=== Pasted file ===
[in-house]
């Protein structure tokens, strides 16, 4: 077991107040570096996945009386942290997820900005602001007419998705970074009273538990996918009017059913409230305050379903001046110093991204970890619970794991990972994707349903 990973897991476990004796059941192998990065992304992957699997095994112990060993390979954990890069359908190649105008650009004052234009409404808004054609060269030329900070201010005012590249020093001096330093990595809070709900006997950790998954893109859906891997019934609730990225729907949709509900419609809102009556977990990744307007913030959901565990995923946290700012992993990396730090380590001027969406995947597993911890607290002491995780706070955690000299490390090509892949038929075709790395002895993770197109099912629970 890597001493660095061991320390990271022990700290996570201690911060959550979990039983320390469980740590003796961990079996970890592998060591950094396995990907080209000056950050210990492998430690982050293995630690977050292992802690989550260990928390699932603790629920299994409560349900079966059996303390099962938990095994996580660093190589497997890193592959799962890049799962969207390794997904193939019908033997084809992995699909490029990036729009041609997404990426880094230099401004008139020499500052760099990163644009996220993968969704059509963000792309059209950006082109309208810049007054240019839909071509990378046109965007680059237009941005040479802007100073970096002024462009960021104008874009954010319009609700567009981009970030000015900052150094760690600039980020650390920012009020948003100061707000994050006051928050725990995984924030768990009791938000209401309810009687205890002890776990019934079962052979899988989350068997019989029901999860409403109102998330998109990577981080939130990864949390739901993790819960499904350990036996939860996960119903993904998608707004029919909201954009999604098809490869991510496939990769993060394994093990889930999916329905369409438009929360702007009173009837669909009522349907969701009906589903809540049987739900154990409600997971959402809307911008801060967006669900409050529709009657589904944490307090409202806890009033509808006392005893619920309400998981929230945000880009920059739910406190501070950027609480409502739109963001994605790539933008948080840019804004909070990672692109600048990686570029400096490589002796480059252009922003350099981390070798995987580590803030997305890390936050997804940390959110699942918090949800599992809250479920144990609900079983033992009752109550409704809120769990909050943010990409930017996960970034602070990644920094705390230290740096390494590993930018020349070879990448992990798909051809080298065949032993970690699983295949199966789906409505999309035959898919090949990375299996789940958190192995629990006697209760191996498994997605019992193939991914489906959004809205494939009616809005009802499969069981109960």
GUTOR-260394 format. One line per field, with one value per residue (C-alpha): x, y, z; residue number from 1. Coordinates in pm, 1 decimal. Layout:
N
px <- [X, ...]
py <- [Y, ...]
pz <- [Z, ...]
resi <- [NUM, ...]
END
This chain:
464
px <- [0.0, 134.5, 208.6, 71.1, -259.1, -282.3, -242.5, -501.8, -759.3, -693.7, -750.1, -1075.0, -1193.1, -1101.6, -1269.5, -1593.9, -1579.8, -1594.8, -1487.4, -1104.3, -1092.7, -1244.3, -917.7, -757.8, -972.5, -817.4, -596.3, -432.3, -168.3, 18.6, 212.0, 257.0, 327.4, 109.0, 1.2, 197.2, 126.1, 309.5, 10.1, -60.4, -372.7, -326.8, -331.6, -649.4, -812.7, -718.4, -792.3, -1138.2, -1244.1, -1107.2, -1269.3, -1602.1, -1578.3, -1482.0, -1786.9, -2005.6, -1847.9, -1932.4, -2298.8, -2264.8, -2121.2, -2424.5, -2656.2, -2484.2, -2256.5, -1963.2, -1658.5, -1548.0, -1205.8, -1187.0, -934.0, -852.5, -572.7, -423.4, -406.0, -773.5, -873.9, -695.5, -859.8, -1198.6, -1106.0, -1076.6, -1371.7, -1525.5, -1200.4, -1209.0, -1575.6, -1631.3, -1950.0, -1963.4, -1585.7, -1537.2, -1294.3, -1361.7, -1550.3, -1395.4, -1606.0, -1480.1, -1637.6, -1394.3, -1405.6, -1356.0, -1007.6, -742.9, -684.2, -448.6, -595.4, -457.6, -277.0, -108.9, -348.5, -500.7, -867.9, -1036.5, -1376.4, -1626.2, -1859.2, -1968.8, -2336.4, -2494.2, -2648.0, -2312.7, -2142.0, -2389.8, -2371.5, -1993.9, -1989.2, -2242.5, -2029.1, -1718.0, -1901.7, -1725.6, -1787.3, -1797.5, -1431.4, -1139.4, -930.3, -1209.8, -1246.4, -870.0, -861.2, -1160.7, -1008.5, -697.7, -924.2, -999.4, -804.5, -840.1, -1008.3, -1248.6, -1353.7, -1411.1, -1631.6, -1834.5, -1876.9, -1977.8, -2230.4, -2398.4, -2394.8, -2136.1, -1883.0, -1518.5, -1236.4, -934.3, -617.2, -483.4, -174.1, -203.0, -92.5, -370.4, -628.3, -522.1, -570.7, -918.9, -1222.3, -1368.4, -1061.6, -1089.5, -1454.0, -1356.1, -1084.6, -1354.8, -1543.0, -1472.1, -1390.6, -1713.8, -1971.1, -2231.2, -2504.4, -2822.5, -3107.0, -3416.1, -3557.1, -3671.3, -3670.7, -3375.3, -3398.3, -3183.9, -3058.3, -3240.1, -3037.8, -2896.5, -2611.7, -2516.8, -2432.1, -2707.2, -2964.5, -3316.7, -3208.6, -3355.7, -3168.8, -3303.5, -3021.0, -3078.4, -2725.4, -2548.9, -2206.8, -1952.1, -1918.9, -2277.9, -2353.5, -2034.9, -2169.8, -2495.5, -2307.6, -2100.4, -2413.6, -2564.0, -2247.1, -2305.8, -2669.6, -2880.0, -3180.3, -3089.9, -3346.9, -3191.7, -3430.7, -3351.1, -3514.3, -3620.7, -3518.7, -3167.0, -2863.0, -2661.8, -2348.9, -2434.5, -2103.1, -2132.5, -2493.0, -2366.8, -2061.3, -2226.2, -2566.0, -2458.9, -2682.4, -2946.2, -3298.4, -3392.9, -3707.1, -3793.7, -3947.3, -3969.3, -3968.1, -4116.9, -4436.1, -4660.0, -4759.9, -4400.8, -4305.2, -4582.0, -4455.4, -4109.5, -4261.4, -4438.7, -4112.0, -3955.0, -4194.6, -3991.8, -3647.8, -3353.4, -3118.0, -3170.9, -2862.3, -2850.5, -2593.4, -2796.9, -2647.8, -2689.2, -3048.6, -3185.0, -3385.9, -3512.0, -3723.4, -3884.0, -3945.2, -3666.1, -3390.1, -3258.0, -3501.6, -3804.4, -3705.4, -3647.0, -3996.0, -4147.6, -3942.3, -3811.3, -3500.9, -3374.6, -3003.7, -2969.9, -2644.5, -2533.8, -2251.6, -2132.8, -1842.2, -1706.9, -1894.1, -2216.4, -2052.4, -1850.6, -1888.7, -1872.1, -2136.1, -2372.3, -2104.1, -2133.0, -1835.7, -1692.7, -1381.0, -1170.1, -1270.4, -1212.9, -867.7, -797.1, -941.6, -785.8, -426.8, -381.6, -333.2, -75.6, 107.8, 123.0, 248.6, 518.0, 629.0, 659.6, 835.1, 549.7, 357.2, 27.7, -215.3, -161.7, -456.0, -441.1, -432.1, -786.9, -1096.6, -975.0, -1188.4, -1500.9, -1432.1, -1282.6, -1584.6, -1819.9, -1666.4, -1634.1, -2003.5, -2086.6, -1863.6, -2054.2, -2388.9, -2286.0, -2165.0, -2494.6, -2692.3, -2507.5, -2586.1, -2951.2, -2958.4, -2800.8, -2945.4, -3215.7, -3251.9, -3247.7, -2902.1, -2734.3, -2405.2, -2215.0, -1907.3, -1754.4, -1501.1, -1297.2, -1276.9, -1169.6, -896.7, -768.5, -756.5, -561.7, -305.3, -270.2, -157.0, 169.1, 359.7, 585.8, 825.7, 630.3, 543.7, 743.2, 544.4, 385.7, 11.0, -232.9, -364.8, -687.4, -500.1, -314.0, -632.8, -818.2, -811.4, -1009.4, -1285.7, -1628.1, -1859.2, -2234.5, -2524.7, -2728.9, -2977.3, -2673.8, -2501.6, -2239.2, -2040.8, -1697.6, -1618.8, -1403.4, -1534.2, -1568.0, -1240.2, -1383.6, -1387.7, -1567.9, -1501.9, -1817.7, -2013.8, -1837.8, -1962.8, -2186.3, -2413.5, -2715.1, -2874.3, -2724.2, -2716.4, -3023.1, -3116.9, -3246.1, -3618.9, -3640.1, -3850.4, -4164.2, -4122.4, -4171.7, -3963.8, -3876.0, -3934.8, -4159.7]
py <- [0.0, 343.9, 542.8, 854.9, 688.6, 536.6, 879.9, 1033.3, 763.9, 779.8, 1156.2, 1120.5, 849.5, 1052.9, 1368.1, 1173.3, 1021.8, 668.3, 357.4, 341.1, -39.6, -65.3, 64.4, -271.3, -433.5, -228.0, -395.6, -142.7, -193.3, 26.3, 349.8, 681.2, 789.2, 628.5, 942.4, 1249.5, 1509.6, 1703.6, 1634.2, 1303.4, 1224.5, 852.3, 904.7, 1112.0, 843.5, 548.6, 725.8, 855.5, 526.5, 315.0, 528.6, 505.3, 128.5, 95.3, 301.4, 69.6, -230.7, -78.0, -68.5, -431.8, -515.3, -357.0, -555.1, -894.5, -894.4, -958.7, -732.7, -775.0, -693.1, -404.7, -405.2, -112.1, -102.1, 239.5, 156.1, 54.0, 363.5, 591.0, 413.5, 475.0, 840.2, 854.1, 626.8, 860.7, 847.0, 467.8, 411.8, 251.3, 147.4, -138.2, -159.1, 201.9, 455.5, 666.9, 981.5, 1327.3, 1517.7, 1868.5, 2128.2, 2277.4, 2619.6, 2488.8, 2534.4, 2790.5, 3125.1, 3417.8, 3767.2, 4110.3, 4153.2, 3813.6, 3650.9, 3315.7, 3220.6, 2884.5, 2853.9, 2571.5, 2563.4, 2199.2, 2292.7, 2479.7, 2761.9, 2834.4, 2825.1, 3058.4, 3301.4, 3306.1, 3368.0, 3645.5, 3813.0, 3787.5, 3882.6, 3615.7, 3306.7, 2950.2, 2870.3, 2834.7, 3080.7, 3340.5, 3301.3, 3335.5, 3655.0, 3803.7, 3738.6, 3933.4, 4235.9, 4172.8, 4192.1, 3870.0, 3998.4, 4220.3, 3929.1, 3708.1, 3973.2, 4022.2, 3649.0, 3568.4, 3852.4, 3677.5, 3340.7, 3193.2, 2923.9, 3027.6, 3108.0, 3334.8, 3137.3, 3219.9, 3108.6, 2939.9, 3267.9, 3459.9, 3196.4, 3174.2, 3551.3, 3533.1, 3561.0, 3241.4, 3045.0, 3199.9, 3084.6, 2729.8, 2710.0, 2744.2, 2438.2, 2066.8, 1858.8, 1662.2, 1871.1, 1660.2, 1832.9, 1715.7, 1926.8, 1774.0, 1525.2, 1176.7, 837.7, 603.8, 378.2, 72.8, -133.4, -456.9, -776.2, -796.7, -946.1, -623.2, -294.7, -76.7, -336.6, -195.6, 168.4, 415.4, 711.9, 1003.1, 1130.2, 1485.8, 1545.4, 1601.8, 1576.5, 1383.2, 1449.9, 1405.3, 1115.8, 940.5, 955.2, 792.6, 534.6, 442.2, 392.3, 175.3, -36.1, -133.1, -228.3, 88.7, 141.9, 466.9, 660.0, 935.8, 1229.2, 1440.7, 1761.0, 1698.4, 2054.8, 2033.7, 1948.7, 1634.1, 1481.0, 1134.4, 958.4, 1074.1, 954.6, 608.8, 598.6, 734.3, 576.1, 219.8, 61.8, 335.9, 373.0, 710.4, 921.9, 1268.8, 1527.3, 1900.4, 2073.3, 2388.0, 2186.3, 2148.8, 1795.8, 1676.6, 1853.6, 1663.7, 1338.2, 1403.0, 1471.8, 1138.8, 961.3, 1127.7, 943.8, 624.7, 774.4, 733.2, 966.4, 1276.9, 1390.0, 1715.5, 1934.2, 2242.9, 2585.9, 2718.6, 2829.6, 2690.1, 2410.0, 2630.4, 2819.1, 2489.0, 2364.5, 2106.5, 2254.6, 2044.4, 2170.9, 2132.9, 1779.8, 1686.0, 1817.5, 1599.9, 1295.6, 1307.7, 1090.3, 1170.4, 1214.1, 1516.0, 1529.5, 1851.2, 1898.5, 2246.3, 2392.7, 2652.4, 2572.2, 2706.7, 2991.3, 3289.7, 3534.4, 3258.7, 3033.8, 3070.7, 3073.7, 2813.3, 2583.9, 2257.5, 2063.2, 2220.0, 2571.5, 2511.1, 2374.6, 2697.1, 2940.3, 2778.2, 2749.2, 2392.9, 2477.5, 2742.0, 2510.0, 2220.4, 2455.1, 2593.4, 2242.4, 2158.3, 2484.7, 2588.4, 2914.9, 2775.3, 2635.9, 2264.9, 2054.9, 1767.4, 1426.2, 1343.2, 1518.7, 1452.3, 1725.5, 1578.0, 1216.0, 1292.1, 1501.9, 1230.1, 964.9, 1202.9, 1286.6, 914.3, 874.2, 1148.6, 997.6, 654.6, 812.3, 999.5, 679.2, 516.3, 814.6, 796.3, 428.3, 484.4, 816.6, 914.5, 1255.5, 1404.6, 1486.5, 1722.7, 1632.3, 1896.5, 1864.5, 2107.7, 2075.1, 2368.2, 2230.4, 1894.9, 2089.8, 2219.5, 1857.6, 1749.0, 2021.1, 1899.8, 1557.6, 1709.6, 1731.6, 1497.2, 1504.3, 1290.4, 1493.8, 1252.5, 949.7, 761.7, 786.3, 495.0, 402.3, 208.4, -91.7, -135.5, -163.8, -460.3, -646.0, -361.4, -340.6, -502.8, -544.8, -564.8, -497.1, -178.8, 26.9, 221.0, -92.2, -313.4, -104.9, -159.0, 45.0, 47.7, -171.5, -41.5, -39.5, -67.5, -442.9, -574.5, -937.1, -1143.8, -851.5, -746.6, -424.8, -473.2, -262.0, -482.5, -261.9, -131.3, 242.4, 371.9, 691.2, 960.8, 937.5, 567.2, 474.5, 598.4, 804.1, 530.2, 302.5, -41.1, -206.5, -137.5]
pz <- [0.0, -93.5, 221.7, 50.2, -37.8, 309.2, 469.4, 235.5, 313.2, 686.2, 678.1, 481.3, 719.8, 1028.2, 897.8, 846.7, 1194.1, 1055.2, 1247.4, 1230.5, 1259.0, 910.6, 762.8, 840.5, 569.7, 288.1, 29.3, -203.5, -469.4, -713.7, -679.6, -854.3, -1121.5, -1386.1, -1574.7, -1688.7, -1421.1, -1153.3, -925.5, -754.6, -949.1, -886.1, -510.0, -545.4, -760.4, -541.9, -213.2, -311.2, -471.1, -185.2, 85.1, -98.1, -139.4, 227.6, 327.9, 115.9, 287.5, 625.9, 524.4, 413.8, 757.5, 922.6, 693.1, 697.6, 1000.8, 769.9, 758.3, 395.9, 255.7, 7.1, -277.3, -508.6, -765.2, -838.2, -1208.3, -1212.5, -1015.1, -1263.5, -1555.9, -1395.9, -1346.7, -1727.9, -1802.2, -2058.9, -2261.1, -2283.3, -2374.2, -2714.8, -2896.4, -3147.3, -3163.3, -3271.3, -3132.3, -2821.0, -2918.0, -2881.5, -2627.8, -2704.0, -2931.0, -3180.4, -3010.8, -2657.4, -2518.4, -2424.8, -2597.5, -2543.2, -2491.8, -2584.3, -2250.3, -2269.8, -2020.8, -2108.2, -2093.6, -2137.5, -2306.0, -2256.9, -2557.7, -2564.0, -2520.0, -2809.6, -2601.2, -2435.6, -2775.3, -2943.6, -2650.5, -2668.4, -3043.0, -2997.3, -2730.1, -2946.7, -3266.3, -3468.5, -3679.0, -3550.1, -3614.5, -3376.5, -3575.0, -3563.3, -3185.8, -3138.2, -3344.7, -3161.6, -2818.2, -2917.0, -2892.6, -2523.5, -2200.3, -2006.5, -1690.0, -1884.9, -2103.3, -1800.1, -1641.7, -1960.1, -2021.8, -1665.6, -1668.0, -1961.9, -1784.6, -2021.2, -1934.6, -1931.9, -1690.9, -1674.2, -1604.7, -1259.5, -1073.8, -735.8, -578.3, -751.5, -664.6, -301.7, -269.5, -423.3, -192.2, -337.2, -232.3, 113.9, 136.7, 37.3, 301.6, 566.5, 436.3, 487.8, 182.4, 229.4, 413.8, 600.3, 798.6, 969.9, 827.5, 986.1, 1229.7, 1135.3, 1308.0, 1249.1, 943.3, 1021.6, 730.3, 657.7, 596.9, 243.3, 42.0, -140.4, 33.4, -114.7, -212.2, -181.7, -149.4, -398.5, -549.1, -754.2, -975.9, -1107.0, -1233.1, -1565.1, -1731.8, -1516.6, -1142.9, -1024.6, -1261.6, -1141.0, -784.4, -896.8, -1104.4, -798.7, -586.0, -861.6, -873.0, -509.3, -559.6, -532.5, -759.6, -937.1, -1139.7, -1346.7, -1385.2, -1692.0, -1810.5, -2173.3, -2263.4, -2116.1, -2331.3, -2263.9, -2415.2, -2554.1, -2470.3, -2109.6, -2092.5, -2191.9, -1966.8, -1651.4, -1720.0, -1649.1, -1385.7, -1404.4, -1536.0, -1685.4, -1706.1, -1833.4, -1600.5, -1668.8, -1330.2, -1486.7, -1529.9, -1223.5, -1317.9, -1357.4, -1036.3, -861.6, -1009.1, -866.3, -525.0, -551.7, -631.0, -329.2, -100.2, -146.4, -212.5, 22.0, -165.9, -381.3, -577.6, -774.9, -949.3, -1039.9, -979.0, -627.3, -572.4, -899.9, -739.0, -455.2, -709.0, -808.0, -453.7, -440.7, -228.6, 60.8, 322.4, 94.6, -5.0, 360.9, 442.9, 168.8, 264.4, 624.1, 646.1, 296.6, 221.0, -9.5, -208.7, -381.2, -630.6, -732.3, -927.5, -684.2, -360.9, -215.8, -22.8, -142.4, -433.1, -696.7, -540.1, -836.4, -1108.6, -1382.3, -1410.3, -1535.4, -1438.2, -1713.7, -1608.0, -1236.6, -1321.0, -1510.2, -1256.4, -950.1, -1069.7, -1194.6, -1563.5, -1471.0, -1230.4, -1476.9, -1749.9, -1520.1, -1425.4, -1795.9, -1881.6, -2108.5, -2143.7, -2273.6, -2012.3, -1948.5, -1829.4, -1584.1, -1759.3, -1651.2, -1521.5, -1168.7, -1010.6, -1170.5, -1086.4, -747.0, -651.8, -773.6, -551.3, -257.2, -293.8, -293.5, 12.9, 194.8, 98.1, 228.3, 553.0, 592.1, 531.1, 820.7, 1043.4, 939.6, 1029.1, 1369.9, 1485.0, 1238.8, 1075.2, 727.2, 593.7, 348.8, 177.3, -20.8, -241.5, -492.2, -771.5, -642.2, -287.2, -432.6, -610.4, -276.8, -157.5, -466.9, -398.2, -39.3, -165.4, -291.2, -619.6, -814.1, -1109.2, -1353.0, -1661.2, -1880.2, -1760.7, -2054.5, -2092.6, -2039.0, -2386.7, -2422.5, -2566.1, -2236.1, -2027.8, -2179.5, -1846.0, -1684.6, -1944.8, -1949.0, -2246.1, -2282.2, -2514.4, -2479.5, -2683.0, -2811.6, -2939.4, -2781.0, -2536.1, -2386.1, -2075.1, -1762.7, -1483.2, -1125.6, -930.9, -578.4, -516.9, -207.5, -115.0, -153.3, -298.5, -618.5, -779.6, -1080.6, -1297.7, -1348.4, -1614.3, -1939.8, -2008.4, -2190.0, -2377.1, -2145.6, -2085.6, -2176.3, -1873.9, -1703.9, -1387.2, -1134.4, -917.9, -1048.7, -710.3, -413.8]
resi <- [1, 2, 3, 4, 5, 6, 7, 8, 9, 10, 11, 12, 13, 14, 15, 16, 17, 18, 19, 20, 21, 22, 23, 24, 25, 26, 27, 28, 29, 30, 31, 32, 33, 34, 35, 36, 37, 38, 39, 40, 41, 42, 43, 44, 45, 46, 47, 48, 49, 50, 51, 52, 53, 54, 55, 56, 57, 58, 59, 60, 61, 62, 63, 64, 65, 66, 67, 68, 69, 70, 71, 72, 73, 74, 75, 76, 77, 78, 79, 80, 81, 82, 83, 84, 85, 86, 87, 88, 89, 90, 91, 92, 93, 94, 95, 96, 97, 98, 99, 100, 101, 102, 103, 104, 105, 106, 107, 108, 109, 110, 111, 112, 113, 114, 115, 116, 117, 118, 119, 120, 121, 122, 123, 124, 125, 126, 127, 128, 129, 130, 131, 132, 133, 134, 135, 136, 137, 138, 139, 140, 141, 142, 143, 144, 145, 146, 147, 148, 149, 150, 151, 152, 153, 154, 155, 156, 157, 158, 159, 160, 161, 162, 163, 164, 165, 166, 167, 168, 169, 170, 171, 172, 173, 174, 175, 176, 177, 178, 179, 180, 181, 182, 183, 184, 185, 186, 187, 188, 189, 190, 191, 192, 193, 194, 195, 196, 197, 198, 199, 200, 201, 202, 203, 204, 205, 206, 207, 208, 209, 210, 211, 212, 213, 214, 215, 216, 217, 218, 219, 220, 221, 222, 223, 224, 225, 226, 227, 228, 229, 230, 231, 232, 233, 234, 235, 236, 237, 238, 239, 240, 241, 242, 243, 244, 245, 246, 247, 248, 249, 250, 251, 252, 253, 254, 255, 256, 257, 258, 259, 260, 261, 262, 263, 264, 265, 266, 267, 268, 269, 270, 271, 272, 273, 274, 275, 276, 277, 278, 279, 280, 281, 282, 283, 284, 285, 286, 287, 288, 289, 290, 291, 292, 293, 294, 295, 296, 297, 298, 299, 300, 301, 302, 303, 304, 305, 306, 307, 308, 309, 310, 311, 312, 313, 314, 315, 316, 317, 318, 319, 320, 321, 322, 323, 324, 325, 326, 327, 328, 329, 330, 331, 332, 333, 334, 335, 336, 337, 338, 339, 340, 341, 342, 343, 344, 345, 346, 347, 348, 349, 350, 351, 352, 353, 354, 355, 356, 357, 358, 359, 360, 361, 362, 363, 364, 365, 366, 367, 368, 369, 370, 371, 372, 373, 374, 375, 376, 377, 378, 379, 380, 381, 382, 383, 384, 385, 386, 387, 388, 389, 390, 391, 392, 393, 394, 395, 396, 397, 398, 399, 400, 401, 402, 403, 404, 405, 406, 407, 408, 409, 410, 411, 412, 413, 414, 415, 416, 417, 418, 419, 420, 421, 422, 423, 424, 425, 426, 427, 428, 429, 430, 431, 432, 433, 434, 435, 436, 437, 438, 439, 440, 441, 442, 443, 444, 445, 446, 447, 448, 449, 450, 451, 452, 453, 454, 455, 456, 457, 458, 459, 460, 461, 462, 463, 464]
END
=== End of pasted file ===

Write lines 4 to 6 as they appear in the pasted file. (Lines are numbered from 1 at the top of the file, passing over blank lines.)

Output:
N
px <- [X, ...]
py <- [Y, ...]